Pendry started out as a movie-crazed 14 year-old who talked himself into a job as a second camera assistant on a Denham studio movie sets. In 1943, he recalls watching Nazi buzz bombs fall on London from the roof of a studio where Anthony Asquith was directing A Way To The Stars, starring Michael Redgrave and Stanley Holloway. He was also camera assistant on Noel Coward’s The Way Ahead, and after the war, on the Peter Ustinov movie Private Angelo, among many others.
Phil’s first brush with history was as a British soldier gathering evidence for the Nuremberg War Trials at the end of World War Two. Back in England and out of uniform he went to work as an assistant cameraman with the great British movie director Anthony Asquith. Phil also worked on a Peter Ustinov movie “Private Angelo”. Sometime during this period he learned to fly.
Set of “Away To The Stars”, 1945
As of this writing ( September 2013) Phil Pendry is still a working cameraman at age 86. Phil and I go back to the late 50s, early 60s in London when he was a staff cameraman for the CBC based in London. I was a staff current or public affairs producer in the same London Great Titchfield office. The first film I did with Phil was an interview with Paul Anka who was performing at I believe the Golders Green Hhippodrome?. I have tried and failed to find a date for this gig on Google. Phil used his Ari 16 mm film camera or Aurcon which captured sound as well as picture on a single roll of film.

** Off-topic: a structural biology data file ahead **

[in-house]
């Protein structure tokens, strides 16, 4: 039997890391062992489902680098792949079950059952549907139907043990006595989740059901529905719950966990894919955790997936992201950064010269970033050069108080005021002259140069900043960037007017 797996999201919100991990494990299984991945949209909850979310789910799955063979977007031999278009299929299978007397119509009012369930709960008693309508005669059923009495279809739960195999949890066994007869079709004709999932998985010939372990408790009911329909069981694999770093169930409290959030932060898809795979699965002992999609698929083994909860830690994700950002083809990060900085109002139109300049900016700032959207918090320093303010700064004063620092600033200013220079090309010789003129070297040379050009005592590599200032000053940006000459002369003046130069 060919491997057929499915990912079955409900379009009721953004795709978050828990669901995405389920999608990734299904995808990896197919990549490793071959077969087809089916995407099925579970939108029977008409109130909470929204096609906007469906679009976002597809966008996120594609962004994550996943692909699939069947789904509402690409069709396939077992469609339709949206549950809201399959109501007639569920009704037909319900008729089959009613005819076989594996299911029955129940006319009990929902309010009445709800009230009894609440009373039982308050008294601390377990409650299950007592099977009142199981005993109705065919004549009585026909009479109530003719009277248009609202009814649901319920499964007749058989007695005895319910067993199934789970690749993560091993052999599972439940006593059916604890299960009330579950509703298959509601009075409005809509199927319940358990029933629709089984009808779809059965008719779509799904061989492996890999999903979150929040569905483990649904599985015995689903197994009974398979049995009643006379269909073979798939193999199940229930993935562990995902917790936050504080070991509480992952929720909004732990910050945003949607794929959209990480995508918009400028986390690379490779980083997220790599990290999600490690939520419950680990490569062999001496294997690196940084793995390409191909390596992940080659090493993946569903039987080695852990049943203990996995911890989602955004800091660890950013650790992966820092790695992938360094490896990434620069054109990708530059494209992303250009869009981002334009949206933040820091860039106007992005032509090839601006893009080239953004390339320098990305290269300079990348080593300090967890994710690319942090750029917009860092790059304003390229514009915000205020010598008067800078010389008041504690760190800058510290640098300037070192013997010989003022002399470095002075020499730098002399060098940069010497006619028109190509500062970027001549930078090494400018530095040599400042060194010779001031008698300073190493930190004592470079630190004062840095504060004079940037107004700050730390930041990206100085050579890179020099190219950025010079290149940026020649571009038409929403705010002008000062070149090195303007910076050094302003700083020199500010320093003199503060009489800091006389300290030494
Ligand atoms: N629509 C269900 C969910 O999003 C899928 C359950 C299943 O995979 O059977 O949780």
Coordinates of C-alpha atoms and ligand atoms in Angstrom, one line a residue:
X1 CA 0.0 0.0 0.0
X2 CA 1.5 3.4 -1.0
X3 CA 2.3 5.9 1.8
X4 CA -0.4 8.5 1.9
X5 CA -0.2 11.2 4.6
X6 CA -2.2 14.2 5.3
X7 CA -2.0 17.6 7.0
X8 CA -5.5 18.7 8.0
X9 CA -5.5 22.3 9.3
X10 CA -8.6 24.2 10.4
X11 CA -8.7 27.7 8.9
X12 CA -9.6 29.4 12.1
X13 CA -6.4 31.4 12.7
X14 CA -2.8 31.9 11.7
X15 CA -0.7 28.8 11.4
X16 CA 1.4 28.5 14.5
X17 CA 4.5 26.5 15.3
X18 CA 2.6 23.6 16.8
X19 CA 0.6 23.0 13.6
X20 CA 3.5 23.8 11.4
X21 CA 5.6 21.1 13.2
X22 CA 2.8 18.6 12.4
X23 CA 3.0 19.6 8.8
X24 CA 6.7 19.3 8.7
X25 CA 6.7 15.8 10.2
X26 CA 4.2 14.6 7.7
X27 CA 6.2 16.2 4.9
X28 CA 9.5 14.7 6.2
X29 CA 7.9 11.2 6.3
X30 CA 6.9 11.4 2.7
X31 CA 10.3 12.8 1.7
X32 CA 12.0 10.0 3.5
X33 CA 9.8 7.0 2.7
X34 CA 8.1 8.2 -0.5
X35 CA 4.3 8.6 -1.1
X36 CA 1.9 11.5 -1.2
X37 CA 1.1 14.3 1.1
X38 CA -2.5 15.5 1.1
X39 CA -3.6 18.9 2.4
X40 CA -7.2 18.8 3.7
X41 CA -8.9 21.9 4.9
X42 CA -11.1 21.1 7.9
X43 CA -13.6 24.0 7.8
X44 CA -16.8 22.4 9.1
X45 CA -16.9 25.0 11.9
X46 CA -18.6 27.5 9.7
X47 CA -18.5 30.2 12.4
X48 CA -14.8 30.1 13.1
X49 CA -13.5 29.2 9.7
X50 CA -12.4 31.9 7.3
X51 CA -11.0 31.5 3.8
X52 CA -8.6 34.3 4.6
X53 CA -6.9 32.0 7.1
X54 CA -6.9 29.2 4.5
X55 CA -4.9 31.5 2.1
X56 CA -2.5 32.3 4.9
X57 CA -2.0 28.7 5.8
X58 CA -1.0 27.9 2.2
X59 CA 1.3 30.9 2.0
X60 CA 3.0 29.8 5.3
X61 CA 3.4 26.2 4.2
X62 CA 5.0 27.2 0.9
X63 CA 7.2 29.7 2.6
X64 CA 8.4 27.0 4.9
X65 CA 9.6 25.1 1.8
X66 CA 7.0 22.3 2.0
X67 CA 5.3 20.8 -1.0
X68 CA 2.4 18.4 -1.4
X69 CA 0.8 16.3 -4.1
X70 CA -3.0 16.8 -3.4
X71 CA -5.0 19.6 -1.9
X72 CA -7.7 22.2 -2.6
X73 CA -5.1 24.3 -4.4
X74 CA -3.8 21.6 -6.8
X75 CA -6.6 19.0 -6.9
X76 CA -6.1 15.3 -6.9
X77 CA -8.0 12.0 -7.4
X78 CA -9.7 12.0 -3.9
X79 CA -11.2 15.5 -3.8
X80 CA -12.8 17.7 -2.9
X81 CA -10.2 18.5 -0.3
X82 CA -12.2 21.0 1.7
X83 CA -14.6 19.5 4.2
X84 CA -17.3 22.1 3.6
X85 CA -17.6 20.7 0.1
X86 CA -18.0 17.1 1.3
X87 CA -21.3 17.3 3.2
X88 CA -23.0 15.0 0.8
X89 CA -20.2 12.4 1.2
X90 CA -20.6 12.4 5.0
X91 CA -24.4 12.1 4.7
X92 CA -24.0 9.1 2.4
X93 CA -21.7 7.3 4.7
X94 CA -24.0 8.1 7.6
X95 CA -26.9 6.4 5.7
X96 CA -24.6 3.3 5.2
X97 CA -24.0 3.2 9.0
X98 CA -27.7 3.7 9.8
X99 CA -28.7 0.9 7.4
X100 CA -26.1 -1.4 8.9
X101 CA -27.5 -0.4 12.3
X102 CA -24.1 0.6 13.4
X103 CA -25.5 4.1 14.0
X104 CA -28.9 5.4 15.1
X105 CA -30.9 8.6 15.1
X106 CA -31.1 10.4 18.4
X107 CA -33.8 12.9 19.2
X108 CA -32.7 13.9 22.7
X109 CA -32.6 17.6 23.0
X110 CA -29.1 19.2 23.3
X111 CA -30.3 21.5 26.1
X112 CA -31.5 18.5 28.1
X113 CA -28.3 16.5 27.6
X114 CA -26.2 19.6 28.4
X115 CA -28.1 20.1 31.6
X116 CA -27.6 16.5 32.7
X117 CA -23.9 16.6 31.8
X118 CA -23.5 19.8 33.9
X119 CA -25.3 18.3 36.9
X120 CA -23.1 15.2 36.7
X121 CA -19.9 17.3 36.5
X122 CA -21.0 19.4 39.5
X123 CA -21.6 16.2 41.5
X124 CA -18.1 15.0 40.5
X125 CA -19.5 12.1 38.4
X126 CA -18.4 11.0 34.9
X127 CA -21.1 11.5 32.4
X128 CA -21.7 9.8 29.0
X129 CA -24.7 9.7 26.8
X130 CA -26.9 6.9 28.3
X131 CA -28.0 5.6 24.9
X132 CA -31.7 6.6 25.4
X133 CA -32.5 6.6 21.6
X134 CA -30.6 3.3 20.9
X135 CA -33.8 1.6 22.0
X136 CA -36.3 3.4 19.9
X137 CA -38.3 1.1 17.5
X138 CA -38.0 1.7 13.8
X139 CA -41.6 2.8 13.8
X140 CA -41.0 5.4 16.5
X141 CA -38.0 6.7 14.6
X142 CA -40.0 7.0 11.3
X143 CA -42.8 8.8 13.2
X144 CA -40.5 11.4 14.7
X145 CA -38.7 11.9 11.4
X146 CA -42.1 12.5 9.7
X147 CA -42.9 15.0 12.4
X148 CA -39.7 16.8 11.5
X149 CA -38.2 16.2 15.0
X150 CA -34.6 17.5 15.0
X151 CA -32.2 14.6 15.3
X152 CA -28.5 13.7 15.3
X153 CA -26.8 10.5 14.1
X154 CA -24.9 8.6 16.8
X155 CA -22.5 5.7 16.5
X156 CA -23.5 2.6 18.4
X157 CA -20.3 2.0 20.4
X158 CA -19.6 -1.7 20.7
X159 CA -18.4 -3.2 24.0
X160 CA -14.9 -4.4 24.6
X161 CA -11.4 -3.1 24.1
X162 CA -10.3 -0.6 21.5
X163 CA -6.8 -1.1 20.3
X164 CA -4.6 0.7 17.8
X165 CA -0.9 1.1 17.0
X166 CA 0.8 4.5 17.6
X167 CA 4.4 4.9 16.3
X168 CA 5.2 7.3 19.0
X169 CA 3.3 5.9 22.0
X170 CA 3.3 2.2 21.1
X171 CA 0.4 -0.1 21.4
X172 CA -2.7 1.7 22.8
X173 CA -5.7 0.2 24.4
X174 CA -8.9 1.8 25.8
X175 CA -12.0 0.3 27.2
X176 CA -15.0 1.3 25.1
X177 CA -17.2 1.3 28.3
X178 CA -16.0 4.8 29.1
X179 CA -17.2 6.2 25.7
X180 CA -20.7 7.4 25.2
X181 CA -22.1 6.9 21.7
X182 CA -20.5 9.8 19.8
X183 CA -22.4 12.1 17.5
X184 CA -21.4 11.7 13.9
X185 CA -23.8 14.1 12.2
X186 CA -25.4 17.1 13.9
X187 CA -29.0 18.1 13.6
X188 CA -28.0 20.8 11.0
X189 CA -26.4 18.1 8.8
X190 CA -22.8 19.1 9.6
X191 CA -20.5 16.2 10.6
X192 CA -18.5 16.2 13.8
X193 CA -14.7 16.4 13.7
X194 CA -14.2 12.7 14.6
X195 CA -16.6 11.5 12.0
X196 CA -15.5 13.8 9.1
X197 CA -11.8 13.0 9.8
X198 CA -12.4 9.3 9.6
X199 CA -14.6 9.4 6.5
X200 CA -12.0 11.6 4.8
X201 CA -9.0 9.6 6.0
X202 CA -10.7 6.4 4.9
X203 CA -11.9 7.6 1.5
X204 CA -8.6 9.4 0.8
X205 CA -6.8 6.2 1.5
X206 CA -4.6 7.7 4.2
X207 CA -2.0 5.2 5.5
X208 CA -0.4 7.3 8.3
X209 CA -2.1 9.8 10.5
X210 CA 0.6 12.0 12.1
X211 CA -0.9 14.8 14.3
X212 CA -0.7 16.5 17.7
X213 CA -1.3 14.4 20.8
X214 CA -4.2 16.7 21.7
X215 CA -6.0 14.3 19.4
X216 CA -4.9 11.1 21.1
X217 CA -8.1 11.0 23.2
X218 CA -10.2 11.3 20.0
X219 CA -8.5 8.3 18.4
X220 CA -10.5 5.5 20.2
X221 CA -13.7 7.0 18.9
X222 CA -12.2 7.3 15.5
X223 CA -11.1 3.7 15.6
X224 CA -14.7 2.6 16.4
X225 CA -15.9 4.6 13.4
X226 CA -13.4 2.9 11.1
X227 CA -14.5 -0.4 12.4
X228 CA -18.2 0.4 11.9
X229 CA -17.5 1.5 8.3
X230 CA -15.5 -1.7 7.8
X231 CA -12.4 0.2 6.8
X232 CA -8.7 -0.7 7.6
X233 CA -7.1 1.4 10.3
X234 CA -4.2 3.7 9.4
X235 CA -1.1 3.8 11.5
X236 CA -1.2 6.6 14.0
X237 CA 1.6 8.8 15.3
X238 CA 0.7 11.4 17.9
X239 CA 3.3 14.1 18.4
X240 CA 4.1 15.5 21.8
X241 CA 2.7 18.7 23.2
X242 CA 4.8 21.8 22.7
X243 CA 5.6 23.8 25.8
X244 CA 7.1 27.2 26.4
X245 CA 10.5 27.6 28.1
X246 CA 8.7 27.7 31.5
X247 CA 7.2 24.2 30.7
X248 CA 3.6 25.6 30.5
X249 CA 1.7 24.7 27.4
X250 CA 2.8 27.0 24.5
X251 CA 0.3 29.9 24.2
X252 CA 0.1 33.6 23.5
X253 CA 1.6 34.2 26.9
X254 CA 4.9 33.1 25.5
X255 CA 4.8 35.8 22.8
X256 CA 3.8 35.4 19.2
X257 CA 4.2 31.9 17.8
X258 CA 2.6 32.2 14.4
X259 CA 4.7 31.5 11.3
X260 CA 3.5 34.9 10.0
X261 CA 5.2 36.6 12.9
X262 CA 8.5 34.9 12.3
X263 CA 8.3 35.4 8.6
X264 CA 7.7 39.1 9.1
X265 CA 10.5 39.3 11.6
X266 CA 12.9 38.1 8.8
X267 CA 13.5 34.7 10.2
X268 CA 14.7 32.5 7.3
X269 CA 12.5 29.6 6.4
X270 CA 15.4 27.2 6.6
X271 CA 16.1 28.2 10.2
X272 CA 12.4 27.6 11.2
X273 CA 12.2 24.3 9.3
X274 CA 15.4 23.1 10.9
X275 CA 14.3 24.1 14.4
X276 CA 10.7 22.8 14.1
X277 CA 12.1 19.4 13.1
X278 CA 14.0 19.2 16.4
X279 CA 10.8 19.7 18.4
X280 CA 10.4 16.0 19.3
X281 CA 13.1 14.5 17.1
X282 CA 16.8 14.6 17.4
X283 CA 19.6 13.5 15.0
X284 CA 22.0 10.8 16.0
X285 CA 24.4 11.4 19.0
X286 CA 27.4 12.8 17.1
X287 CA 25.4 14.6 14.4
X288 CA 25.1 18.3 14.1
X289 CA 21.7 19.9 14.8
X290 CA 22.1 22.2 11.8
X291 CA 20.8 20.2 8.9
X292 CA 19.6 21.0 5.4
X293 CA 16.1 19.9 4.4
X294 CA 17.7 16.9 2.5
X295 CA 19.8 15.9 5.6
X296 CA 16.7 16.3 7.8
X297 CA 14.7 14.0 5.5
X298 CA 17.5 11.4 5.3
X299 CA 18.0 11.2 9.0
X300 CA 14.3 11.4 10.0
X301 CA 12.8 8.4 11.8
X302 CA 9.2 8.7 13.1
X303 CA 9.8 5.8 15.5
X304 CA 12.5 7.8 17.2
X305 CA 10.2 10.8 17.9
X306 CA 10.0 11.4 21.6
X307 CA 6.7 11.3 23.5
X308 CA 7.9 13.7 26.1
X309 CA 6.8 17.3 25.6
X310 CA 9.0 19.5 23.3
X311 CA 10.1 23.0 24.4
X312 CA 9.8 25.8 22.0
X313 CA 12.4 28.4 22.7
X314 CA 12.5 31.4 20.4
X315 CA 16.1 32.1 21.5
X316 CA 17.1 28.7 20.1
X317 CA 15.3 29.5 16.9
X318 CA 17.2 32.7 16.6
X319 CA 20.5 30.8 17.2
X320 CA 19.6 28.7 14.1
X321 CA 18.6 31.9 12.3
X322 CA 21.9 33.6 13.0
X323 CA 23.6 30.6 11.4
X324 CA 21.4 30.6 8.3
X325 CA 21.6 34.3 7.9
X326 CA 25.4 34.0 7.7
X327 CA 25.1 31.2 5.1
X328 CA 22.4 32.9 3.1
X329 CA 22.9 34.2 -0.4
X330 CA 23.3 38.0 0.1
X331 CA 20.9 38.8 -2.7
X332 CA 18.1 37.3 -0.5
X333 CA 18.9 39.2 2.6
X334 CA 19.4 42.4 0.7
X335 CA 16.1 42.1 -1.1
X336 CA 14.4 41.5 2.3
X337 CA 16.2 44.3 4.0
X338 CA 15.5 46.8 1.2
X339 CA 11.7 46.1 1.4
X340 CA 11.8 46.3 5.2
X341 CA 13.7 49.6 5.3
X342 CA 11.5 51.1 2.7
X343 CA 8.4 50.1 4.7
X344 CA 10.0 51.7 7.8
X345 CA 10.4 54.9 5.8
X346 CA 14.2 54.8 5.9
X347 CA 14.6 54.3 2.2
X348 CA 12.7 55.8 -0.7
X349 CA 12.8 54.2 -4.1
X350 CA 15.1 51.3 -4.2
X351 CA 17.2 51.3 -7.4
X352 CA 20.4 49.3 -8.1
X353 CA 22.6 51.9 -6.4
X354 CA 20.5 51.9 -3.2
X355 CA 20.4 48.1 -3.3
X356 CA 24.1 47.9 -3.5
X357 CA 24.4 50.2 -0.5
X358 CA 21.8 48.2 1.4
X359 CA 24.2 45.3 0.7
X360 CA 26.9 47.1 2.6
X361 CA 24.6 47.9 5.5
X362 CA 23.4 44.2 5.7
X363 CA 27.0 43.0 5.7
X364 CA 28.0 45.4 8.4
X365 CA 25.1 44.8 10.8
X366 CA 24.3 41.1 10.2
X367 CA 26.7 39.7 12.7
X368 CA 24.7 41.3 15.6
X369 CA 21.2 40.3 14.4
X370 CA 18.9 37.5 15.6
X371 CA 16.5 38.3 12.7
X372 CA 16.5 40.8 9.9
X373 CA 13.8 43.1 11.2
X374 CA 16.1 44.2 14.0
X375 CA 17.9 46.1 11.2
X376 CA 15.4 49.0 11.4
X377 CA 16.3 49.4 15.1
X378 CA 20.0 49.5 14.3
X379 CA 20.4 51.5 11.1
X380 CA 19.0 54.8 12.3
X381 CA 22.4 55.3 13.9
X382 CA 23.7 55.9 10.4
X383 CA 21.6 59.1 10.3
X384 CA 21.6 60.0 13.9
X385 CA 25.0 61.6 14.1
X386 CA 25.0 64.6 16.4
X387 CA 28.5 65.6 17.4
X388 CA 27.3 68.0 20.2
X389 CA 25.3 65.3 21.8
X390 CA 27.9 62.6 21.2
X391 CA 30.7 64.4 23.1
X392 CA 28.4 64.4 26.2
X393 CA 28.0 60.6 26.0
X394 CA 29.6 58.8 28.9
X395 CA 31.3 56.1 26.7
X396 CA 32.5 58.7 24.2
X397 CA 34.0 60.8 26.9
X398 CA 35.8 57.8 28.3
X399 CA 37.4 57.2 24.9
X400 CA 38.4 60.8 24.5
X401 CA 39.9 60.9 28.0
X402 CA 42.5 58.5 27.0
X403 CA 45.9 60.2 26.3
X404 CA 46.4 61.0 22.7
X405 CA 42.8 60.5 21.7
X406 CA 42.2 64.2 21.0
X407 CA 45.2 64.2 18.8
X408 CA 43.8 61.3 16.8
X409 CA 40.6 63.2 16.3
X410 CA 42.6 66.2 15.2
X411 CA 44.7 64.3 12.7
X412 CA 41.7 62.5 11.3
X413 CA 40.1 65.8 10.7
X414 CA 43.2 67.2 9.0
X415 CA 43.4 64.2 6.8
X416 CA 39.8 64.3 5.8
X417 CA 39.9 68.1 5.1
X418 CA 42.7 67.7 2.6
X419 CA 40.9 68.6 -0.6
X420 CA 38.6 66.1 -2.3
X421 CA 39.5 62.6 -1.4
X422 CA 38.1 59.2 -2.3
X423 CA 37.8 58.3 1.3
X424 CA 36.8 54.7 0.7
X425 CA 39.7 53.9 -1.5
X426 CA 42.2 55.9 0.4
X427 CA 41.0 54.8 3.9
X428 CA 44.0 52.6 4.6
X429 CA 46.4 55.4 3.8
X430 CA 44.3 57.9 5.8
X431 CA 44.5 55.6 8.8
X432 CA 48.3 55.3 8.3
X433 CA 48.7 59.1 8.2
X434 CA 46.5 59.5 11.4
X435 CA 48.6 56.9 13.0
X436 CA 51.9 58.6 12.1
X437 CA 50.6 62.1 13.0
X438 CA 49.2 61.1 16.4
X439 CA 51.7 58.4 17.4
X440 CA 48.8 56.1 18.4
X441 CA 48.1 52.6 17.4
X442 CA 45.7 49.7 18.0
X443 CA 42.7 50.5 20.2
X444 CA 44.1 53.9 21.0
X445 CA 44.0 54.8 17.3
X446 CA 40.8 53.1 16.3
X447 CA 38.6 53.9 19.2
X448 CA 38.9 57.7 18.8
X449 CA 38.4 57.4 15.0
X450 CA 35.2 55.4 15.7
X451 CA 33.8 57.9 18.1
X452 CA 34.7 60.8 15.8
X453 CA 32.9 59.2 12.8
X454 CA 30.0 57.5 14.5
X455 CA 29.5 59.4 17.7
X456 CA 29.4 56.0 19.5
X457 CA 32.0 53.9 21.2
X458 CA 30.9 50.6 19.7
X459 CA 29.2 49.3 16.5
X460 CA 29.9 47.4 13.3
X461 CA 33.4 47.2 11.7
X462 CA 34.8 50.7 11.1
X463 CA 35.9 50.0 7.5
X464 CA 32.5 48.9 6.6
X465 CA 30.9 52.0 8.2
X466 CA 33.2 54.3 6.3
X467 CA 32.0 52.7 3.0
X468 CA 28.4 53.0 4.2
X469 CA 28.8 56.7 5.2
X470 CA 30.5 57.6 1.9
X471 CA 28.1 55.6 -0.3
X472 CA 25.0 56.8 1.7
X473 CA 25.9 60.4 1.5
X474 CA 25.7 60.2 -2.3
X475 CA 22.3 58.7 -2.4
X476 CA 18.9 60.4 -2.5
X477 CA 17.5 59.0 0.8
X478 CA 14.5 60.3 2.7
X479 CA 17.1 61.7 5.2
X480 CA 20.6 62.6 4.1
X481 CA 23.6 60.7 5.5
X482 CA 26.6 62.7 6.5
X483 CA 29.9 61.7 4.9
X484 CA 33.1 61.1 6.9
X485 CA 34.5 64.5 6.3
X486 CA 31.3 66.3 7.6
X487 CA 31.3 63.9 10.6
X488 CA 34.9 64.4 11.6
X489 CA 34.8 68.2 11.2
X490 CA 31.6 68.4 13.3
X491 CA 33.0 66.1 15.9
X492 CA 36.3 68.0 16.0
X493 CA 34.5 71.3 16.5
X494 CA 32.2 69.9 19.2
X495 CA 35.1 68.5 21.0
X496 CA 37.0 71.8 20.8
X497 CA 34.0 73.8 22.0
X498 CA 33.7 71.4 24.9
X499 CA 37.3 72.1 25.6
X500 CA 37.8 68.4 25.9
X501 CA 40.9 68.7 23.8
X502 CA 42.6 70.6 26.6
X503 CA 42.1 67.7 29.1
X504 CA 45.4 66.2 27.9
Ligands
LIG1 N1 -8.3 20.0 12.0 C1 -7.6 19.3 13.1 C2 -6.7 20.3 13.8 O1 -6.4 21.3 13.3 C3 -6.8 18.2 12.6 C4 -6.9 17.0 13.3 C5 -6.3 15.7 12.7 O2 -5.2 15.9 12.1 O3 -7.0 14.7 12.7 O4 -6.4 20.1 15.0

David Levy and Phil Pendry in Red Sware, Moscow
Phil has worked with the best people in the business and seems to have been a witness to every war and revolution since World War 11.Peter Jennings called Phil “one of the giants in the business” . Jennings was on a long list of celebrity reporters who have worked with Phil, among them Morley Safer of CBS 60 Minute fame, Mike Mcclear (notably in North Korea), Peter Kent, Lloyd Robertson, Peter Truman and Norm dePoe.
With Morley Safer in Egypt
Phil was a good friend of John and Yoko Lennon and babysat their son Julian in their London home. I believe he first met Yoko in Japan where he was stationed as Mike McClear’s camerman. Phil and Yoko are still friends and see other in New York from time to time.Phil worked on Yogo’s 1967 “Film No. Four, Bottoms”
This experimental film consists of 365 bare bums filmed in black and white (they walked on a tread mill). The film cost was $168. The film was banned in Britain before a court order allowed the feature to be shown in London.
One of the anonymous persons was Wendy Michener. daughter of a Canadian Governor General, Rolland Michener, and writer for the Globe and Mail and the CBC. She died unexpectedly in 1969 at the age of 34. It was my understanding at the time that it was a case of suicide. In those days, unlike today, the suicide of prominent persons was hushed up.
I played a tiny part in the making of the film. I was on staff at CBC London and provided the tape recorder that was used by ( I think freelancer and later NFB director Barbara Green) to record interviews with the participants. This was cut into soundtrack for the film but the only version I have able to find on YouTube is the silent version.
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